Springsteen’s Open Letter to You: Be Well, Age WellRoundup
tags: music, Bruce Springsteen, Aging
Walter G. Moss is a professor emeritus of history at Eastern Michigan University. His most recent book is An Age of Progress?: Clashing Twentieth-Century Global Forces (2008). For a list of all his recent books and online publications, including many on Russian history and culture, go here: https://people.emich.edu/wmoss/pub.htm
After watching, Apple TV+’s Springsteen film, Letter to You (see here for how to view it free), my main thought was how well “The Boss” has aged–he’s now 71.
How should one live one’s life? How should one age? These two interrelated questions are, as Tolstoy realized, main ones we frequently should be asking ourselves.
These thoughts on Springsteen’s successful aging were partially prompted by David Brooks’ recent Atlantic article, “Bruce Springsteen and the Art of Aging Well,” where he wrote “Springsteen is the world champion of aging well — physically, intellectually, spiritually, and emotionally. His new album and film, Letter to You, are performances about growing older and death.”
But having co-authored Growing Old forty-five year ago, I have long thought about successful aging (see also here). And in a 2018 Hollywood Progressive review of “Springsteen on Broadway,” I ended it by writing that Springsteen “was one who was wise and humble enough to realize that he shared with all of us common human failings, as well as hopes and dreams.”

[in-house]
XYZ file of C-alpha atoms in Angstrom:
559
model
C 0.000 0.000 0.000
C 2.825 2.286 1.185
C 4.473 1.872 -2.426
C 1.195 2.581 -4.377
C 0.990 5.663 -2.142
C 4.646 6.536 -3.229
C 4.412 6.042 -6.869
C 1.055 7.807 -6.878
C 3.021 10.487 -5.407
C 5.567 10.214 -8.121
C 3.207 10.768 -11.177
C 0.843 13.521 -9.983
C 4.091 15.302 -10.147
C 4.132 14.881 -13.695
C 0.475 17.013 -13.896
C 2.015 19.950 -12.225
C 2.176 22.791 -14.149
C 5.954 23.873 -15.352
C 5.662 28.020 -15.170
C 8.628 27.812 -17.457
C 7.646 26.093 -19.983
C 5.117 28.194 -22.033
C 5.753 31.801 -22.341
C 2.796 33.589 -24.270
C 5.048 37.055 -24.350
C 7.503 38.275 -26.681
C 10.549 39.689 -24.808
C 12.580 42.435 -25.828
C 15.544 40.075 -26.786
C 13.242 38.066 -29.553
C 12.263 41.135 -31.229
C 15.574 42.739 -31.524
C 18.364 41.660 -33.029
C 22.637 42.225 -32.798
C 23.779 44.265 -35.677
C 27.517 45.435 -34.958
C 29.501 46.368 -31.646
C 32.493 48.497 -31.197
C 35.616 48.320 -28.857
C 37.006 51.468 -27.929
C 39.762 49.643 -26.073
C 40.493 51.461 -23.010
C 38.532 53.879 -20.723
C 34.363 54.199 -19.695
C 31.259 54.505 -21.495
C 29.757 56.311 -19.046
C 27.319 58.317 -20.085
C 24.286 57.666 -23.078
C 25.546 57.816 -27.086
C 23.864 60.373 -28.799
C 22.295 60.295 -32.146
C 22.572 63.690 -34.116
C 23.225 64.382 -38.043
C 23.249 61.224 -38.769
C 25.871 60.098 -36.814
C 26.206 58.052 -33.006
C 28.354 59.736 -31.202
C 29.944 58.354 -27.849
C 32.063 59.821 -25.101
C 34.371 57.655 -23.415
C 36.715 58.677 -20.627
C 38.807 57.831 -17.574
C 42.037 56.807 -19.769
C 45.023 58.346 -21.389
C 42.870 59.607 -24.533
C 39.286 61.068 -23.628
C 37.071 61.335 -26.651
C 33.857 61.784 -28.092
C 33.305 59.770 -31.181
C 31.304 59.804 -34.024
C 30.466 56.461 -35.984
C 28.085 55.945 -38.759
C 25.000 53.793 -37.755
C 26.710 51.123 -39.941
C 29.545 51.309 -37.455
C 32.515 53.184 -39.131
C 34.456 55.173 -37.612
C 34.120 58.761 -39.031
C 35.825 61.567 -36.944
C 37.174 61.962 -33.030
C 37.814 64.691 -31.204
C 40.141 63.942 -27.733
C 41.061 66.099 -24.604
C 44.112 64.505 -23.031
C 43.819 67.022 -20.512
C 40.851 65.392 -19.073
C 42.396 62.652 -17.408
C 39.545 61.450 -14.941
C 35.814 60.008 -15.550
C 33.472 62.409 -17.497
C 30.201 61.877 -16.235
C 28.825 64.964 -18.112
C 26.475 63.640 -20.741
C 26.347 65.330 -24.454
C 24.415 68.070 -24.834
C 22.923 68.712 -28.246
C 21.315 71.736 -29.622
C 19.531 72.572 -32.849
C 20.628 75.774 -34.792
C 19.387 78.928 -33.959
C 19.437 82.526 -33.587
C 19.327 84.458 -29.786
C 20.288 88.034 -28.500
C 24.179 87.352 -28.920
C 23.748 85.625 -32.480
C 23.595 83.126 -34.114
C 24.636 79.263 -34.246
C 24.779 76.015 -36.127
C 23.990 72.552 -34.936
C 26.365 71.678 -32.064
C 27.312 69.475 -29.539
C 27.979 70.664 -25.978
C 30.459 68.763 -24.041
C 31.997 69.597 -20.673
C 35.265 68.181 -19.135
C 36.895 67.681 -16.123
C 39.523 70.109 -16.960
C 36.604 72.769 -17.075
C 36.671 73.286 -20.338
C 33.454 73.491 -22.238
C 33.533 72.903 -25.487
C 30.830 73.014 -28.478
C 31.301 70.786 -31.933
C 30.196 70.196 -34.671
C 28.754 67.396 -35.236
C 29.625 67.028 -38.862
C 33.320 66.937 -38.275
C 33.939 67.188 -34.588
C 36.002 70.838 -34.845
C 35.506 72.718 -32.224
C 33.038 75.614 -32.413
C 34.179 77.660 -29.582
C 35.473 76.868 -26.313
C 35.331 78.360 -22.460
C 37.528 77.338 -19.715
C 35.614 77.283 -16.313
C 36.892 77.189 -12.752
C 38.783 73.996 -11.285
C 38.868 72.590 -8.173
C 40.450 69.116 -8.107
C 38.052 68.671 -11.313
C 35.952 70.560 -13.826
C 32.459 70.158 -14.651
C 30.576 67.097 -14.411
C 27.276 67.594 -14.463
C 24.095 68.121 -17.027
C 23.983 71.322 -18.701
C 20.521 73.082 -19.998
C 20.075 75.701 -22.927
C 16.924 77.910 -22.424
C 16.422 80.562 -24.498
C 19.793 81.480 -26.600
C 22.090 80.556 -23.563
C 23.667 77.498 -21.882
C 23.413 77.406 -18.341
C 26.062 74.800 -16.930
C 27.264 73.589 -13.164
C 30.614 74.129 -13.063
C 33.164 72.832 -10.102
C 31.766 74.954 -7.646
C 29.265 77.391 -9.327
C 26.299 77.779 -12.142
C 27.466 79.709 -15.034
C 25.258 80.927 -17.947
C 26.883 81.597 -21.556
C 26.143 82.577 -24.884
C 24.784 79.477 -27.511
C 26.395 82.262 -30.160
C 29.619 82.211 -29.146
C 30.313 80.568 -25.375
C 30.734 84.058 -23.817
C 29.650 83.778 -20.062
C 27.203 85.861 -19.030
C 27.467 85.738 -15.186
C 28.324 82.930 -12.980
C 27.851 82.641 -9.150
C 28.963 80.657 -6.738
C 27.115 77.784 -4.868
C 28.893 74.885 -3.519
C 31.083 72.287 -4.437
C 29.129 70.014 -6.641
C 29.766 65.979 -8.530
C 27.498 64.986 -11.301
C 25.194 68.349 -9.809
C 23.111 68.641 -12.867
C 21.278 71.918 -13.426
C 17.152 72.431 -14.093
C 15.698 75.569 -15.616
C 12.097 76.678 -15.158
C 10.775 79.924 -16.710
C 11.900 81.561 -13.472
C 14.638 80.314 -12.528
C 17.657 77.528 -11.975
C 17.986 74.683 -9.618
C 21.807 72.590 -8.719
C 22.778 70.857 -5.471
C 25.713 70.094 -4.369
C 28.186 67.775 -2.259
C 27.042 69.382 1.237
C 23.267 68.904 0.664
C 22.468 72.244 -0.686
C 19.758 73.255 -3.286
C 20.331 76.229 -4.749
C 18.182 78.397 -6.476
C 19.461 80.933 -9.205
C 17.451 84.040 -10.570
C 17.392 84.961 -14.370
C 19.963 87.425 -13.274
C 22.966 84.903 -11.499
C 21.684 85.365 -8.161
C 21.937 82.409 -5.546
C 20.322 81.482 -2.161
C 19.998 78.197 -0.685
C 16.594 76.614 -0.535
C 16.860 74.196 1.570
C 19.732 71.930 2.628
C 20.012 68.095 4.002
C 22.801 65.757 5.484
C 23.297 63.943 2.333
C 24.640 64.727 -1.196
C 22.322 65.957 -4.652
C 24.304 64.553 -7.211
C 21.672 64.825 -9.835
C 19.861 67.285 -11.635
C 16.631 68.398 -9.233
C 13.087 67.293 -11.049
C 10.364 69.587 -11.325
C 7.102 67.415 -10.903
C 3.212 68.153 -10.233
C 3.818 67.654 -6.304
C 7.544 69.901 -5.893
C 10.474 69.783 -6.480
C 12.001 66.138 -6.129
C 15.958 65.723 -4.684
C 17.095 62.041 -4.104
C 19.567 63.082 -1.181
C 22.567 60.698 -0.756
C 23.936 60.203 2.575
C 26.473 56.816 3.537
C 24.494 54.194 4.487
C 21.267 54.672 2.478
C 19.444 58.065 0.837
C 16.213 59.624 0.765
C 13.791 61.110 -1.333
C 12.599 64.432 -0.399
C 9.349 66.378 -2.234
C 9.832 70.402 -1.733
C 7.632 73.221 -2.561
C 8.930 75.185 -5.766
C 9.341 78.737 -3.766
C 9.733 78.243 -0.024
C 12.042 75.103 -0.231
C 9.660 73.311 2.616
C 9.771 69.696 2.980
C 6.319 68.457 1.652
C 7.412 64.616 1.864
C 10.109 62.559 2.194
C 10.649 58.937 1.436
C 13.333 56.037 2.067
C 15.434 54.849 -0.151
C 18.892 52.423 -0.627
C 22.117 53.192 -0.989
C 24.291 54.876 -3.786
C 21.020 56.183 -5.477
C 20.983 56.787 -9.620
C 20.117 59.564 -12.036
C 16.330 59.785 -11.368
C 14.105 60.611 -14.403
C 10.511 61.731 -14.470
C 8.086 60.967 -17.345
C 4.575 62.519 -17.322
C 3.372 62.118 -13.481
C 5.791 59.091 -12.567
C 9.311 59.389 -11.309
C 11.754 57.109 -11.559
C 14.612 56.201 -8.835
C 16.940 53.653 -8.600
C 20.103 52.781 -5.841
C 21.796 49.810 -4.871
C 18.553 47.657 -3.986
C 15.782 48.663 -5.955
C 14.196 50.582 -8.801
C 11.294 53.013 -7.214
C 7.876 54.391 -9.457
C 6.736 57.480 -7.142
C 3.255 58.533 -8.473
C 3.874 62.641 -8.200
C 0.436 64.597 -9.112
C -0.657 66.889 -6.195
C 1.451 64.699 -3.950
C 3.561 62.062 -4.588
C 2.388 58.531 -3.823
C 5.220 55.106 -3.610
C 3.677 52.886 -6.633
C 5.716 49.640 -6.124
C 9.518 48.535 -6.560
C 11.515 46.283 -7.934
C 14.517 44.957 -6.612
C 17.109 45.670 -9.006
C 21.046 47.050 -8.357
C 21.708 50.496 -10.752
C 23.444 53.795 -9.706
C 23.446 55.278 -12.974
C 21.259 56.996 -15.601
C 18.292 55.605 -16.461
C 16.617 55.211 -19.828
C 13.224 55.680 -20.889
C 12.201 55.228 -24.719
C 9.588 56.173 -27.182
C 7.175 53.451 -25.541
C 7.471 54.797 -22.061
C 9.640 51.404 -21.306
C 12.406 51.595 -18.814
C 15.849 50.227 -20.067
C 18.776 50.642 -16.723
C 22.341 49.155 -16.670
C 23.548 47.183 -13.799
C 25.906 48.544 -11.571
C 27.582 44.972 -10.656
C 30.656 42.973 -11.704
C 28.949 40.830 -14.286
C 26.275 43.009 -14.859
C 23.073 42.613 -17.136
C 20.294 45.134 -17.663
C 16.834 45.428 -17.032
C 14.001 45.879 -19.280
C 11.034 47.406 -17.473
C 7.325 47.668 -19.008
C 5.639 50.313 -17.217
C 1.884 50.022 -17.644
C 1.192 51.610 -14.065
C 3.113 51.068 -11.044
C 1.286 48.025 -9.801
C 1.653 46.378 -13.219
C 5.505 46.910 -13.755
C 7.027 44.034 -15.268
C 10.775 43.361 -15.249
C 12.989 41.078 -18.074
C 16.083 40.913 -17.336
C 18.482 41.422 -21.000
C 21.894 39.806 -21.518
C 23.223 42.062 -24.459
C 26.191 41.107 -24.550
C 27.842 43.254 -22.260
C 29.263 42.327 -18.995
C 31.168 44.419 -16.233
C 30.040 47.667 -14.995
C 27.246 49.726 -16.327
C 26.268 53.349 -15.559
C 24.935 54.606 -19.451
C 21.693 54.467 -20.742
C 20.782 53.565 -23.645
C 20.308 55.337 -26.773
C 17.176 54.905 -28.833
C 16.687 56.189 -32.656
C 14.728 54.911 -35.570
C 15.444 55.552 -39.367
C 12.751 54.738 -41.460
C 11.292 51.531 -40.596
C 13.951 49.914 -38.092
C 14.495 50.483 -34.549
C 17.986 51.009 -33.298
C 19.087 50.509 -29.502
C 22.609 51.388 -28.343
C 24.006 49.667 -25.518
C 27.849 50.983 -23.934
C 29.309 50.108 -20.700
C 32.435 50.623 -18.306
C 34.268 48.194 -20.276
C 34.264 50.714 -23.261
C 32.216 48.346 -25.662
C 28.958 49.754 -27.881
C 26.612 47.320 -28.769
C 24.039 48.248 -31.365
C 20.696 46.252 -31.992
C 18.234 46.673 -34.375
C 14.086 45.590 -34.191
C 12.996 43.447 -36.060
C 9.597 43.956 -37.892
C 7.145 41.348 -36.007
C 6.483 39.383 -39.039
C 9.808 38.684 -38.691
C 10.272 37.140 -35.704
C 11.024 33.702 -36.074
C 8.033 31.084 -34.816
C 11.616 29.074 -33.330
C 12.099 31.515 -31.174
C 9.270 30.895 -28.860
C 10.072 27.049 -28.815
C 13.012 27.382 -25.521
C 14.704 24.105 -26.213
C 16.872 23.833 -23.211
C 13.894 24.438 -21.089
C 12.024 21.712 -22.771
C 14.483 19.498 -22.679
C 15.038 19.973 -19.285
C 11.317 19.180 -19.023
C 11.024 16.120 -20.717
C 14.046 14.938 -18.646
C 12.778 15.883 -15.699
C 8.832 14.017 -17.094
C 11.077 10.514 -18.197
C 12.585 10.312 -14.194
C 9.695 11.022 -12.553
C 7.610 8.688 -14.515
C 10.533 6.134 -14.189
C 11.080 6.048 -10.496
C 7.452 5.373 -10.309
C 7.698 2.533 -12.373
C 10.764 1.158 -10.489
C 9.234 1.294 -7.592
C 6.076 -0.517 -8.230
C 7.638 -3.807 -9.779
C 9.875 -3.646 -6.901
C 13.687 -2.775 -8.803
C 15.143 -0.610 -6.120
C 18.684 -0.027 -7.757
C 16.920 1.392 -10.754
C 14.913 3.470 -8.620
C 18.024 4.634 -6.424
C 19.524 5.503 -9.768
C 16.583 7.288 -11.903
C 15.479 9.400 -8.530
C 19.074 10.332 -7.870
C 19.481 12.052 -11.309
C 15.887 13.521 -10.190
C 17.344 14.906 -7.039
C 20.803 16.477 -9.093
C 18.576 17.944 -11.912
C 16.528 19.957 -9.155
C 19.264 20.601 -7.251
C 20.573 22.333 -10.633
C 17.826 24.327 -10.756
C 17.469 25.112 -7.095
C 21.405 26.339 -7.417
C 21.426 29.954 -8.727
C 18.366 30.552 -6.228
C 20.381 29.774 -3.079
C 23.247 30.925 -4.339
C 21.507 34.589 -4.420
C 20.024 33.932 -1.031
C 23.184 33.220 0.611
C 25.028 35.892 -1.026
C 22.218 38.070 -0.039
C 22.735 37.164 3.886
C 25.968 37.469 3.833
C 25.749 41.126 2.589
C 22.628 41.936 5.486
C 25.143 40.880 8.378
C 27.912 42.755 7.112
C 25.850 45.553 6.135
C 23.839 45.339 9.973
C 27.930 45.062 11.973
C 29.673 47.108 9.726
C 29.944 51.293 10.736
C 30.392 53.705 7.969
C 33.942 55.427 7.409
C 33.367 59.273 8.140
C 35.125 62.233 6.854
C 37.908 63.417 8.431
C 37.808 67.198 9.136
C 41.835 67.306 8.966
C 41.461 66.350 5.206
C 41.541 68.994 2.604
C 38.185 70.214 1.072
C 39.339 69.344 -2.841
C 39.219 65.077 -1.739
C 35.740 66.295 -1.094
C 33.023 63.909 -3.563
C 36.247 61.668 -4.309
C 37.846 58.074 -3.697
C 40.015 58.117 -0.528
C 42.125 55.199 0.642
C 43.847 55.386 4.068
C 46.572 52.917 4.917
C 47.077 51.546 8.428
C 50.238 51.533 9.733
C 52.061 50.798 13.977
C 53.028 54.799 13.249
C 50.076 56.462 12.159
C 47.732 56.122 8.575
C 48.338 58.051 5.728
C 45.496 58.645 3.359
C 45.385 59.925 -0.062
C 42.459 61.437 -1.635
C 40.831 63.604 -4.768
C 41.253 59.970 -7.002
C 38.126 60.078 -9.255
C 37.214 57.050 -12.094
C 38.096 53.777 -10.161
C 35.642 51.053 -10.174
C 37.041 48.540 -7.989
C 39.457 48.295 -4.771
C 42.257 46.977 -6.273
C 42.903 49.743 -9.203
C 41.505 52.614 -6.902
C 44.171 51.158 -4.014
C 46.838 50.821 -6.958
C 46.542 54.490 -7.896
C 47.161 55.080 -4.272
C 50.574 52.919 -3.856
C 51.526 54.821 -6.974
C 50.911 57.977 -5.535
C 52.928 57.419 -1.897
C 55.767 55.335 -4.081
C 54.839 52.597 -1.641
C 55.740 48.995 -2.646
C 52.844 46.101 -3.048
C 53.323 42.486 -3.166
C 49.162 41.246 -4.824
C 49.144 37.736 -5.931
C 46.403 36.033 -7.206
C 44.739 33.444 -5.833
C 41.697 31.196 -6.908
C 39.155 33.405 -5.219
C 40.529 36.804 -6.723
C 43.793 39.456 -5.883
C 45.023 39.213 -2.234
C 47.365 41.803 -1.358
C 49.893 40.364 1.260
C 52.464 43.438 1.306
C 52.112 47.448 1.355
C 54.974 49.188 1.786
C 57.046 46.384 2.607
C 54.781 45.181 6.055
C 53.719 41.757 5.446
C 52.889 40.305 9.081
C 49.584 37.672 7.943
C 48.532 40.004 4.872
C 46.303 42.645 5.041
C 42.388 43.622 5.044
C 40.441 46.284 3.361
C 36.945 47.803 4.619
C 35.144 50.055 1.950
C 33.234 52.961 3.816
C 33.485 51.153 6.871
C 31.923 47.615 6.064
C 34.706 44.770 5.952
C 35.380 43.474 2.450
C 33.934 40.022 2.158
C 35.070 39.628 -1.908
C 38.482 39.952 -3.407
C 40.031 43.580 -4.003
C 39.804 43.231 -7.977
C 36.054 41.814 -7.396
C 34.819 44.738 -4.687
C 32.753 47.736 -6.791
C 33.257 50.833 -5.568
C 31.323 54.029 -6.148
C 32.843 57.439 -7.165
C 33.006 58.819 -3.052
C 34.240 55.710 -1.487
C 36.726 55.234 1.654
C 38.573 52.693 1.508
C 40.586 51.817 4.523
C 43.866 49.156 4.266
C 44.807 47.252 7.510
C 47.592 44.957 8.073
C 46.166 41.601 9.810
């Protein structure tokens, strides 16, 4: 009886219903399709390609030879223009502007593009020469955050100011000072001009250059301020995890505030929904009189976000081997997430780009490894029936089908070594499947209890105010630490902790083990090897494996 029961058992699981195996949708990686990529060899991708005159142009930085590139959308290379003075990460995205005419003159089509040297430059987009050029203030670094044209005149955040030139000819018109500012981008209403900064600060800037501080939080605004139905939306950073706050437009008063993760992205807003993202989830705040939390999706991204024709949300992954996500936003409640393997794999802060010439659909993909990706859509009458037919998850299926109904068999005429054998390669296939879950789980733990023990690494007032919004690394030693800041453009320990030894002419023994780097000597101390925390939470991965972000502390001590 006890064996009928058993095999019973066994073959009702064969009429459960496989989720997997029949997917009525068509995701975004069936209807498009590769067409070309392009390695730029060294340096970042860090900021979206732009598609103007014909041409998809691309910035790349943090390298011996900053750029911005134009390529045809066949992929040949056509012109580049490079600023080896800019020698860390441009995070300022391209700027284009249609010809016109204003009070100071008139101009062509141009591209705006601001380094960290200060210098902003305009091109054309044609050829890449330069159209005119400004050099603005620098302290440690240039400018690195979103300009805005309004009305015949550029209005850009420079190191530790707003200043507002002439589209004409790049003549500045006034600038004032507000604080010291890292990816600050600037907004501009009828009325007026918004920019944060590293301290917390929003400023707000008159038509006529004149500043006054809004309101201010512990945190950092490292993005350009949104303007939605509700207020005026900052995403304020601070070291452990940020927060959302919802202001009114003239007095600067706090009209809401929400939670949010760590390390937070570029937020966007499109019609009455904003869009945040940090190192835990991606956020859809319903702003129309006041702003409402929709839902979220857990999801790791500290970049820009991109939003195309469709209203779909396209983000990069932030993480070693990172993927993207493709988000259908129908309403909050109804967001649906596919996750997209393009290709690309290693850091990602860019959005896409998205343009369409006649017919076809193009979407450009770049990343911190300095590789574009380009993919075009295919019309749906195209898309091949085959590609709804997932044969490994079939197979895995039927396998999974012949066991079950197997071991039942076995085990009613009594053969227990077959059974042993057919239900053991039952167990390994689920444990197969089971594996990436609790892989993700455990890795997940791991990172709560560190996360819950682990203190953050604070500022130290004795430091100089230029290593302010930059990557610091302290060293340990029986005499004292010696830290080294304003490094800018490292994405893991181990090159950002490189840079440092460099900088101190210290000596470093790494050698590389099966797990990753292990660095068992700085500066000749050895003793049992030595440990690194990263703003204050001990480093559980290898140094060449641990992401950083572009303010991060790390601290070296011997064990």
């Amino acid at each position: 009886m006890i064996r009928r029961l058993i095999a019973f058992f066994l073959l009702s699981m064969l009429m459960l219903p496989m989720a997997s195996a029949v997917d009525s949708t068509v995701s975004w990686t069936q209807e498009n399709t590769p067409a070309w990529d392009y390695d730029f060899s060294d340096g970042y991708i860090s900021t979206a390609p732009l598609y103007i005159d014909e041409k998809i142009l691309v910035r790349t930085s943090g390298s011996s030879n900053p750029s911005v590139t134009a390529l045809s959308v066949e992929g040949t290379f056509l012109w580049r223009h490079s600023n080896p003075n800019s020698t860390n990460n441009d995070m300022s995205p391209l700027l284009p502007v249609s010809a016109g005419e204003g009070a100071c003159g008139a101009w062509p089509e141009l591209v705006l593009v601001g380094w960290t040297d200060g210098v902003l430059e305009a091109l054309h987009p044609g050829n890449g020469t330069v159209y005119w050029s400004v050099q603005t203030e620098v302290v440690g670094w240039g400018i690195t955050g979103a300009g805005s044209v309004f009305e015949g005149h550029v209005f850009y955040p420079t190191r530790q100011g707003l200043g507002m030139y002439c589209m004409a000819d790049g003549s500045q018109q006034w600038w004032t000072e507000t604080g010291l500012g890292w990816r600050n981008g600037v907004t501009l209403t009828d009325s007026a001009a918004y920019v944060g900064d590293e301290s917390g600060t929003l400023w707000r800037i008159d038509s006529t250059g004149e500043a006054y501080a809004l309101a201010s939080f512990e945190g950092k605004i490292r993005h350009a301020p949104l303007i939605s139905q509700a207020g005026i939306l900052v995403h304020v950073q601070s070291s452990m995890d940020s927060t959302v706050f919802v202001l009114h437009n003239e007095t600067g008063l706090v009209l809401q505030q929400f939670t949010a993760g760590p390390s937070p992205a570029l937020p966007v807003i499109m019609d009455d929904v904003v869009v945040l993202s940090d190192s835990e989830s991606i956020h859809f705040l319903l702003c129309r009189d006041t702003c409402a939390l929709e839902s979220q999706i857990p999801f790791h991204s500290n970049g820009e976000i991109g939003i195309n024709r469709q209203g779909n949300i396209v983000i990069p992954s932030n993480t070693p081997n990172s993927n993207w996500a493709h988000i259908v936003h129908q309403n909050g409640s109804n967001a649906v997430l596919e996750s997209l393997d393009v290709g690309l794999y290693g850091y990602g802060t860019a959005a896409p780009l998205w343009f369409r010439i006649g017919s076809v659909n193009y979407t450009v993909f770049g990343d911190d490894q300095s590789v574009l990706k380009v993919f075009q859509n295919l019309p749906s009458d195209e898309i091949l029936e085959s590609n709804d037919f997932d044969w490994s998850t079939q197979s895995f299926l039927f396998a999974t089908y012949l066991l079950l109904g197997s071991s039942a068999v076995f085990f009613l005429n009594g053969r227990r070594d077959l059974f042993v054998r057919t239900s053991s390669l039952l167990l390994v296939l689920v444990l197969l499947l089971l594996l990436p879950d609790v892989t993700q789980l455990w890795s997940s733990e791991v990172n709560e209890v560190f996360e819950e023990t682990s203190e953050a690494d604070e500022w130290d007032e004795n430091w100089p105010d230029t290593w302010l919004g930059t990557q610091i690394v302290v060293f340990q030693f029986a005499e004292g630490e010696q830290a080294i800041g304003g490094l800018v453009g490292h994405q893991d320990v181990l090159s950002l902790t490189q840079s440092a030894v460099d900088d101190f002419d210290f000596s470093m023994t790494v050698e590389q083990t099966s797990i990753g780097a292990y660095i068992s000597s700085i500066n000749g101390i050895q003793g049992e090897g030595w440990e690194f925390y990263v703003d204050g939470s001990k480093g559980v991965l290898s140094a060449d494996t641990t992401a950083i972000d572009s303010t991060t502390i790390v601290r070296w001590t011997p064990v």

Thus, Brooks’ essay was not a revelation to me, but a confirmation of what I already thought, and in the words that follow I’ll indicate why.
Some six years ago I wrote on the Hollywood Progressive site that our main job in life is to love as much as we can and, as we age, gradually reduce our egos. A few other convictions I’ve developed over the years are:
- What values we choose to live by are of utmost importance.
- Love, wisdom, beauty, humility, and tolerance are five primary values we should seek.
- We should choose our professions/our jobs primarily based on what we love doing, not on how much money we earn.
- We should pursue our jobs with love, empathy, creativity, and imagination.
- Life and people are complex and we should avoid reducing them to simplistic categories.
- Count your blessings, be hopeful, and grateful for what life has given you.
- Maintain a sense of humor and be willing to laugh at yourself when you act foolishly, as we all do from time to time
In his Letter to You video, also the title of his album, Springsteen touches all these bases as he weaves his philosophizing in with his singing most of the album’s songs with his E Street Band. (See here for the lyrics of all twelve songs). Most profound and germane to our considerations here are his closing words:
Age brings perspective. . . . It dawns on you rather quickly there’s only so much time left, only so many star-filled nights, snowfall, brisk fall afternoons, rainy midsummer days. So how you conduct yourself and do your work matters. How you treat your friends, your family, your lover.
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